Galloway gone. Image: Getty.
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George Galloway loses his seat in Bradford West to Labour's Naz Shah

Respect's only MP loses his seat. 

George Galloway, the Respect party's only MP,  has lost his seat in Bradford West. He was trounced by Labour candidate Naz Shah, selected for the seat after the original candidate, Amina Ali, stood down after four days. Shah won by a majority of over 11,000, more than doubling Galloway's result and bettering his majority in the constituency's 2012 by-election. 

Shah gained notoriety early in the campaign for an open letter explaining her motivations for standing. Shah's mother was a victim of domestic violence who was imprisoned for murder after killing her husband, and in the letter the Labour candidate explained that her selection was "not really about me, it's the dream of my mother". 

Shah also wrote about her own forecd marriage at age 15, which Galloway then called into question during his campaign. As Aisha Gill explained in a piece for us earlier this week:

Despite George Galloway’s success in courting female Muslim voters in Bradford in the 2012 election, he has failed to grasp the context and complexities of forced marriage, and has proven insensitive to Shah’s own history of abuse....

In many ways, the stories of Naz and Zoora Shah are reflected in the experiences of Muslim women in Britain, especially in terms of domestic violence and castigation of the victim rather than the perpetrator. I hope that the people of Bradford, including the women, will challenge the patriarchal structures deeply embedded in Bradford West and come out in droves to vote on 7 May. 

Galloway is also accused of tweeting out his party's exit poll before voting ended yesterday, which is against electoral laws, and was reported to police by Bradford Council's returning officer. West Yorkshire Police is reviewing the incident.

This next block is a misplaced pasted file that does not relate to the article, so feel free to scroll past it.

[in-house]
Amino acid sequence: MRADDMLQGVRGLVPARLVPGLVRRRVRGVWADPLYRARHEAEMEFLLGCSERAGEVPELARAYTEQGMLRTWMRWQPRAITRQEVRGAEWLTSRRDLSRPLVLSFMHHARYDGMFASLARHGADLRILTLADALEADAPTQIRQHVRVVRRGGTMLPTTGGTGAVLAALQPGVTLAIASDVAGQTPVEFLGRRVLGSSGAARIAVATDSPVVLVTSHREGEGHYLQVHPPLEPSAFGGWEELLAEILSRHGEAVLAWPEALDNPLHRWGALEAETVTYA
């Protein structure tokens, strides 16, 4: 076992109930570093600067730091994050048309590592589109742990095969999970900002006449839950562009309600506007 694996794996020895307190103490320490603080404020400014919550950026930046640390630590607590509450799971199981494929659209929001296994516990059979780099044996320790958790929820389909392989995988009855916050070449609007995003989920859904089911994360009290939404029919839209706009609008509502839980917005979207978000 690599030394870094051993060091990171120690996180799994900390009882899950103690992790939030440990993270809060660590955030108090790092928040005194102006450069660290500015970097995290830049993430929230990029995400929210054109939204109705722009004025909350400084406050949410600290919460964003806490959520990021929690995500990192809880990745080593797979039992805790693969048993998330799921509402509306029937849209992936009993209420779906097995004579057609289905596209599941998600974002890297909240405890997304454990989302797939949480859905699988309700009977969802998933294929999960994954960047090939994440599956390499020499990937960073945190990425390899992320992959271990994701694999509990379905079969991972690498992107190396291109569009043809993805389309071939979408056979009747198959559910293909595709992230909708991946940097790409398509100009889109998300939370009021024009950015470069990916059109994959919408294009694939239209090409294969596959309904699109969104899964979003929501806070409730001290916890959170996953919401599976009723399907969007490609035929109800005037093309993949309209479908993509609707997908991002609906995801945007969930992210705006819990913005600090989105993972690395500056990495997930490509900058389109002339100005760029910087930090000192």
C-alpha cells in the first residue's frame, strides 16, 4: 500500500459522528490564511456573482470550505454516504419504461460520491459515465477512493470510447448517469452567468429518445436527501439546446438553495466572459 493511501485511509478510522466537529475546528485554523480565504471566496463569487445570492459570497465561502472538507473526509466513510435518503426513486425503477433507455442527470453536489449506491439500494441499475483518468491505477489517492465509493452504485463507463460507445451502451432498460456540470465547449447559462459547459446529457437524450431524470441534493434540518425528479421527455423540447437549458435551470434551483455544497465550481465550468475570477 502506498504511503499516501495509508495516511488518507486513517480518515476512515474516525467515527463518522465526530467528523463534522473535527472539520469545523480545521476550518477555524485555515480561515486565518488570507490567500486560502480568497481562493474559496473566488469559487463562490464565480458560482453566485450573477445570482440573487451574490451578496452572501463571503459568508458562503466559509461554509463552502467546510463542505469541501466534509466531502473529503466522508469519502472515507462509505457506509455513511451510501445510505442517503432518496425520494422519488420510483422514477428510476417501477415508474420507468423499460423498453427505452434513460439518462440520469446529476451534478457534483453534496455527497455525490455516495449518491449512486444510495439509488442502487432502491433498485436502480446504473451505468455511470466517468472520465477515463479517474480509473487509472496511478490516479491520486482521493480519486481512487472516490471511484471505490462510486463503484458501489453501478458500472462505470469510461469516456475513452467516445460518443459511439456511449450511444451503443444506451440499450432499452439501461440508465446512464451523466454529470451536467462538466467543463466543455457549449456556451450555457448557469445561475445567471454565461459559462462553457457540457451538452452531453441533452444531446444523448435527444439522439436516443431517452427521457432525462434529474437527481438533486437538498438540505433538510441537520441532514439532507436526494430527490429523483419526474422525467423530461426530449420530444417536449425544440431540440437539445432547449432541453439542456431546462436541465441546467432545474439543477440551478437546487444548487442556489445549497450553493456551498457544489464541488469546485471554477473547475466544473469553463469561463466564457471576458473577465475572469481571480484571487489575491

Barbara Speed is comment editor at the i, and was technology and digital culture writer at the New Statesman, and a staff writer at CityMetric.

Photo: Getty
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Can Philip Hammond save the Conservatives from public anger at their DUP deal?

The Chancellor has the wriggle room to get close to the DUP's spending increase – but emotion matters more than facts in politics.

The magic money tree exists, and it is growing in Northern Ireland. That’s the attack line that Labour will throw at Theresa May in the wake of her £1bn deal with the DUP to keep her party in office.

It’s worth noting that while £1bn is a big deal in terms of Northern Ireland’s budget – just a touch under £10bn in 2016/17 – as far as the total expenditure of the British government goes, it’s peanuts.

The British government spent £778bn last year – we’re talking about spending an amount of money in Northern Ireland over the course of two years that the NHS loses in pen theft over the course of one in England. To match the increase in relative terms, you’d be looking at a £35bn increase in spending.

But, of course, political arguments are about gut instinct rather than actual numbers. The perception that the streets of Antrim are being paved by gold while the public realm in England, Scotland and Wales falls into disrepair is a real danger to the Conservatives.

But the good news for them is that last year Philip Hammond tweaked his targets to give himself greater headroom in case of a Brexit shock. Now the Tories have experienced a shock of a different kind – a Corbyn shock. That shock was partly due to the Labour leader’s good campaign and May’s bad campaign, but it was also powered by anger at cuts to schools and anger among NHS workers at Jeremy Hunt’s stewardship of the NHS. Conservative MPs have already made it clear to May that the party must not go to the country again while defending cuts to school spending.

Hammond can get to slightly under that £35bn and still stick to his targets. That will mean that the DUP still get to rave about their higher-than-average increase, while avoiding another election in which cuts to schools are front-and-centre. But whether that deprives Labour of their “cuts for you, but not for them” attack line is another question entirely. 

Stephen Bush is special correspondent at the New Statesman. His daily briefing, Morning Call, provides a quick and essential guide to domestic and global politics.

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